The four panels in the Golden Haggadah

Between Judaism and Christianity

The story of Adam and Eve was naturally embraced by Christian tradition. The Western Church even preserved one of the apocryphal books, “The Life of Adam and Eve”, which recounts their story after the expulsion from the Garden of Eden.

Influences in the opposite direction also exist – Hebrew manuscripts from Europe often show the adoption of Christian motifs, methods of copying and illustration styles. The Frankish knights from the Kaufmann Mishneh Torah are but one of many examples.

Another example of the inter-religious influence associated with Adam and Eve can be found in the Schocken Bible. This manuscript, originating in southern Germany, is preserved at the Schocken Institute in Jerusalem, and dates to around 1300. The beautiful title page features 46 miniatures in medallions, each depicting a scene from Genesis. The blue and red color scheme was common in stained glass windows in Gothic churches as well as Christian manuscripts from the period.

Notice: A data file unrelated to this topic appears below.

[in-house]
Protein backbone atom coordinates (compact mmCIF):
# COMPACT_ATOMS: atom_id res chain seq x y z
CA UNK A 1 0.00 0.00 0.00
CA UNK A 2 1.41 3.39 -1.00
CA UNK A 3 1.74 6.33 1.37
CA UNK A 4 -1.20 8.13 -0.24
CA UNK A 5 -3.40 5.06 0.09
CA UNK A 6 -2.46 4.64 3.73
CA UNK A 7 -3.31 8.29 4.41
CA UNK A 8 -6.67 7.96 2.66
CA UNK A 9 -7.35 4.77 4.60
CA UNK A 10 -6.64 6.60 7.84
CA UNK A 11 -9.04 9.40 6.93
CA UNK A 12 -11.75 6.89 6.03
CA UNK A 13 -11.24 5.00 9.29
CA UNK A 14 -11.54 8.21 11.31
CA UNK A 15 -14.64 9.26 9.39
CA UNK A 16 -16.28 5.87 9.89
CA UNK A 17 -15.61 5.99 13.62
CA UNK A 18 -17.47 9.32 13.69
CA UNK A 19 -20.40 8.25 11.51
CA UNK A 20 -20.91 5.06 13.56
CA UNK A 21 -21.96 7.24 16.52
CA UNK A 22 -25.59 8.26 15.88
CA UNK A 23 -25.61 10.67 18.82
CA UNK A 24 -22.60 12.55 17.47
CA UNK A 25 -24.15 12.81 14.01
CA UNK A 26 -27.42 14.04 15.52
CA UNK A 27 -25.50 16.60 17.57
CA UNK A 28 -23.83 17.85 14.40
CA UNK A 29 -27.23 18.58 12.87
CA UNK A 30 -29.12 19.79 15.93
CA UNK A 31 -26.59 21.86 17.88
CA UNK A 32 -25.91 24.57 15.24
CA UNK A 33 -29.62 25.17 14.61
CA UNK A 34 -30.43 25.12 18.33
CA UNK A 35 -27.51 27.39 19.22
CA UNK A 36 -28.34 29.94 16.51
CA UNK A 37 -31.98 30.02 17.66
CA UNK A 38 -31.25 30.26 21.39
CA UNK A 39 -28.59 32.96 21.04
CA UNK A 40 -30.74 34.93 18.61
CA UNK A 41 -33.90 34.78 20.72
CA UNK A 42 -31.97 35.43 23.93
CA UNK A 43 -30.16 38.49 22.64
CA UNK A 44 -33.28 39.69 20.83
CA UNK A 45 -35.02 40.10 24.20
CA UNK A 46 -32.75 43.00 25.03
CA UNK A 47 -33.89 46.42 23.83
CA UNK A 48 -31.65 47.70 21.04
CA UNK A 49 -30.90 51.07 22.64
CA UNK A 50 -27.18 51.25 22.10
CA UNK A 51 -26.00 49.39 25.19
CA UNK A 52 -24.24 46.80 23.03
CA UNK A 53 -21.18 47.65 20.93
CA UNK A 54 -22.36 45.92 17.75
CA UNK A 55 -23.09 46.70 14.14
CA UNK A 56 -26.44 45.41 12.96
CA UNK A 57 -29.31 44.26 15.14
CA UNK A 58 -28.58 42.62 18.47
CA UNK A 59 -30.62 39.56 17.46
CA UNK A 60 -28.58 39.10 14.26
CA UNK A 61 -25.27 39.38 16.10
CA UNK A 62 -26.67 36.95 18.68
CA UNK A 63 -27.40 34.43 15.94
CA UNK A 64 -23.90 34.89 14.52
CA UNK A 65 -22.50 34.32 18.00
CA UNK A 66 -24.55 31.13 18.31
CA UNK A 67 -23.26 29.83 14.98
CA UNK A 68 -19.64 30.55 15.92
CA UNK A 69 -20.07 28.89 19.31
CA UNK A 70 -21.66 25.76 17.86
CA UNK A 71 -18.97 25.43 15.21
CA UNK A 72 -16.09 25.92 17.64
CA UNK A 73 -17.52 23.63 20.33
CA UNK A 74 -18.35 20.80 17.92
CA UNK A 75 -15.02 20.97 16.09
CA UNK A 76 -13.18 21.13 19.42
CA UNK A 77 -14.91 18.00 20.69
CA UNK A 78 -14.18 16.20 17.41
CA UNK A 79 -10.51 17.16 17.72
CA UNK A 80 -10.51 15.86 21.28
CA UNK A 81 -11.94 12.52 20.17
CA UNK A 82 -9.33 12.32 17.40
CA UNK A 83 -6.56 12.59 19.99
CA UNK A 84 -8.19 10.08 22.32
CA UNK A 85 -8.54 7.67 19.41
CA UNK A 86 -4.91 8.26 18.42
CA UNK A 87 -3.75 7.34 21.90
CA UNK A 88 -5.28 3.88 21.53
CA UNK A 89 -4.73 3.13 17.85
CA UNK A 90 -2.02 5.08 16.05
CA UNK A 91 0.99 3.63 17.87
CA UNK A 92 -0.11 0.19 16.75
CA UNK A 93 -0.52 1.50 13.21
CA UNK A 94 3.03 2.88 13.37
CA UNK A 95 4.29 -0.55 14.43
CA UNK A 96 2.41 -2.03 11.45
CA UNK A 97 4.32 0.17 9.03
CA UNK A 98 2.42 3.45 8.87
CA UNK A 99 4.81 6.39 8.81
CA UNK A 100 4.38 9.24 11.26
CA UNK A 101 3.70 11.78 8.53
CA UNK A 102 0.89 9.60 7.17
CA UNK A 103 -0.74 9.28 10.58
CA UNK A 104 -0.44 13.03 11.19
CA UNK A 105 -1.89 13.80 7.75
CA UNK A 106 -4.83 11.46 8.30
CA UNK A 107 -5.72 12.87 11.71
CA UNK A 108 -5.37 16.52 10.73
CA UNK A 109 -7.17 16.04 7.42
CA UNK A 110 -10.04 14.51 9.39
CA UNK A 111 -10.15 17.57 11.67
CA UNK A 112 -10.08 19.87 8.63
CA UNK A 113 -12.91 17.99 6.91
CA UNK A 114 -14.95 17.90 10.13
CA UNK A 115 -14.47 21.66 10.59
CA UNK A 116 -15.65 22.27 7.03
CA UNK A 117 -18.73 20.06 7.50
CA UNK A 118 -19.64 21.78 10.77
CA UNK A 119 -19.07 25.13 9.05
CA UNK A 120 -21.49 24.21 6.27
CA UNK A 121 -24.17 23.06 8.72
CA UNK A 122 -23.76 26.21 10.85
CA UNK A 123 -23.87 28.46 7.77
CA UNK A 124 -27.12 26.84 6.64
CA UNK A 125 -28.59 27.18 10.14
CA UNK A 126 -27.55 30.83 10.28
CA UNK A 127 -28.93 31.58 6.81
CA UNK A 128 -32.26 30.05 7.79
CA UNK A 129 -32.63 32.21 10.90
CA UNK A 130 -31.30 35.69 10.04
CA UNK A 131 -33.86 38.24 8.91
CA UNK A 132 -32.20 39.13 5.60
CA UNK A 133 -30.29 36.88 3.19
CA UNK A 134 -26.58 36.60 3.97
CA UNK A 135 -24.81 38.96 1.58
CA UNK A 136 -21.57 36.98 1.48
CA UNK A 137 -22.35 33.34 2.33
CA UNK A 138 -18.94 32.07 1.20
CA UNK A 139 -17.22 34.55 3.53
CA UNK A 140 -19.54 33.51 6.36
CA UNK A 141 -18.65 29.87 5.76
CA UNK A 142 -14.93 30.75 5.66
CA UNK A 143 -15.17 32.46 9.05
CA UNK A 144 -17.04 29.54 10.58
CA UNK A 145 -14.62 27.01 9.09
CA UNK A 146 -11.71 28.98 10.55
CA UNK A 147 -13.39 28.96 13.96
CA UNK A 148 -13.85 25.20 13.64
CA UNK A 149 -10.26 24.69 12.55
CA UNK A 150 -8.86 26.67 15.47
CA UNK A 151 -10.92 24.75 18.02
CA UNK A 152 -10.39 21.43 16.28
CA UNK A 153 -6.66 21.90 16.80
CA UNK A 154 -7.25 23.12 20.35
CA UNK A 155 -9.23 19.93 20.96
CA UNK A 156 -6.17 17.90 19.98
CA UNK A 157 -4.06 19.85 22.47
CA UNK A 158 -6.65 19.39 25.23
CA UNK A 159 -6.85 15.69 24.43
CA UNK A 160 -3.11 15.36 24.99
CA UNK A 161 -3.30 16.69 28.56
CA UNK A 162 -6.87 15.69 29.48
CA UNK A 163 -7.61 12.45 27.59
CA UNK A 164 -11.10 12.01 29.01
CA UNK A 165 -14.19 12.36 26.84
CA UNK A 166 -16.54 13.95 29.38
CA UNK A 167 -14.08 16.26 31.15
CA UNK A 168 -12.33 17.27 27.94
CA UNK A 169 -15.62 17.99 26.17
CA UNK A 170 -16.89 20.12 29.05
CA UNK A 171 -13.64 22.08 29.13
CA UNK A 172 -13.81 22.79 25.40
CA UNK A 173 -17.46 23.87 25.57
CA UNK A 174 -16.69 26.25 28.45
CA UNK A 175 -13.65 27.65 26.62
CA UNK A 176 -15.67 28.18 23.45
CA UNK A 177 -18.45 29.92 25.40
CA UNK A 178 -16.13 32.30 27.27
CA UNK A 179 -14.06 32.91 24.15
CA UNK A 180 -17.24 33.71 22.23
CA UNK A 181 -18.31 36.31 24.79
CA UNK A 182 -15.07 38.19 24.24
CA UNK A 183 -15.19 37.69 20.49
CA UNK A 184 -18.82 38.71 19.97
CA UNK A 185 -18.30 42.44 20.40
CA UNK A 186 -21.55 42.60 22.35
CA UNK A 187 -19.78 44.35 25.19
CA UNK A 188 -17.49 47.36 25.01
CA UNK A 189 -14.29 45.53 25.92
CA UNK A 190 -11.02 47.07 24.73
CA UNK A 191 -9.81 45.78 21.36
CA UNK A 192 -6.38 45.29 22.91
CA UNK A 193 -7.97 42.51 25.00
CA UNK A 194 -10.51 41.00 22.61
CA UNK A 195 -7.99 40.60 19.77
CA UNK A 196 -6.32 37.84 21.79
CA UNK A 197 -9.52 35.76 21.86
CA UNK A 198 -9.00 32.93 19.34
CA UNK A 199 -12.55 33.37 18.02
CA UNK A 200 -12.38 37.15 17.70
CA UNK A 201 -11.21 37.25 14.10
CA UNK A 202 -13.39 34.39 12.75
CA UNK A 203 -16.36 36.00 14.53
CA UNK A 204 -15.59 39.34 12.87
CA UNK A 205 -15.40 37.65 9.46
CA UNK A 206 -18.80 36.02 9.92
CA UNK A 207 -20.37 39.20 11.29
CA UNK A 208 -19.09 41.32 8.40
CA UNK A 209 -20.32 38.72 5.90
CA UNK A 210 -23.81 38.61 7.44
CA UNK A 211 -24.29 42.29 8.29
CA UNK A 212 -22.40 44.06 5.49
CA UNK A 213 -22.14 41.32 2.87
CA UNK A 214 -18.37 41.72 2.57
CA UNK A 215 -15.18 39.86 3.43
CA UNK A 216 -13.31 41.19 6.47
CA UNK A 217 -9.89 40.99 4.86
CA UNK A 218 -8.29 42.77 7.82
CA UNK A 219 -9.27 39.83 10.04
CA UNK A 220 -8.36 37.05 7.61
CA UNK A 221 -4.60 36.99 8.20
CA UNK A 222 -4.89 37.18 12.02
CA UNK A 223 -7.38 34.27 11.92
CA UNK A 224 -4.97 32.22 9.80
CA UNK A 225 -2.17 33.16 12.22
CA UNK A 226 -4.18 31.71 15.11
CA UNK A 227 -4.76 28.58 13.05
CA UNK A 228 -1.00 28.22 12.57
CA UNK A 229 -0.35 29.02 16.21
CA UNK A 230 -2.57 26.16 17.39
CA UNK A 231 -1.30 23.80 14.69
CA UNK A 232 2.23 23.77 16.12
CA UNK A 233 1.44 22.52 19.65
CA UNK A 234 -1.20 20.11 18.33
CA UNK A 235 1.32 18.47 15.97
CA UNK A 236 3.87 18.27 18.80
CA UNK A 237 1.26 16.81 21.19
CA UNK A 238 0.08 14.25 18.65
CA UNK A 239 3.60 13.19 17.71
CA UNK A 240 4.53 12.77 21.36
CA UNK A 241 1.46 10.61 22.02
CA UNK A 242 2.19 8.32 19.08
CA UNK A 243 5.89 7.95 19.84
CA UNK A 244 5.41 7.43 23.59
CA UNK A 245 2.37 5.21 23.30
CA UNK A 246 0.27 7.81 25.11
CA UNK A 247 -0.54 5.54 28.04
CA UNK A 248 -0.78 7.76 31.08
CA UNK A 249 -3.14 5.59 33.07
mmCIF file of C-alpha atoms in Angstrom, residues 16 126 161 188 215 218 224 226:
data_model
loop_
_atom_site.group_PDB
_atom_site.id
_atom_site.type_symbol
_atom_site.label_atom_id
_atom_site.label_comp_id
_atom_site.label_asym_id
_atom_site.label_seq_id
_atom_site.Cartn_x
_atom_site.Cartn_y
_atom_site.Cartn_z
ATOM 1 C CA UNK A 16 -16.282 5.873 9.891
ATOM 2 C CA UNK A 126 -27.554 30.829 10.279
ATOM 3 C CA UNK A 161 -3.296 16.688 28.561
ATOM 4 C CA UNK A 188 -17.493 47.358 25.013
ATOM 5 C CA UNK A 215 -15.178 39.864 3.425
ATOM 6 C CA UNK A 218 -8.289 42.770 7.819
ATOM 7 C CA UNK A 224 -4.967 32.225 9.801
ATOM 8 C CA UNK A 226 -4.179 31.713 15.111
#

The first two medallions are dedicated to Adam and Eve. The first shows the Temptation, and the second, the expulsion from the Garden of Eden. Note that in the Schocken Bible, the couple is depicted naked even after the expulsion. Clearly, even after the sin, “man … shall cleave unto his wife, and they shall be one flesh” (Genesis 2:24).

Title page of the Schocken Bible


Detail of the two medallions showing Adam and Eve, the Schocken Bible

Romantic Icons

Indeed, Adam and Eve’s devotion to each other did not go unnoticed in the Jewish artistic community over the ages. We find a hint of this in many Jewish marriage contracts (Ketubbot) adorned with the figures of the first couple. For example in a Ketubbah dating back to 1629 from Mantua, Italy, Adam and Eve are depicted reaching out their hands and holding what appear to be golden apples. The illustration raises another question that challenged the Jewish sages: What kind of fruit grew on the Tree of Knowledge? The most popular candidate is the apple of course, but the biblical text offers no evidence to support this claim.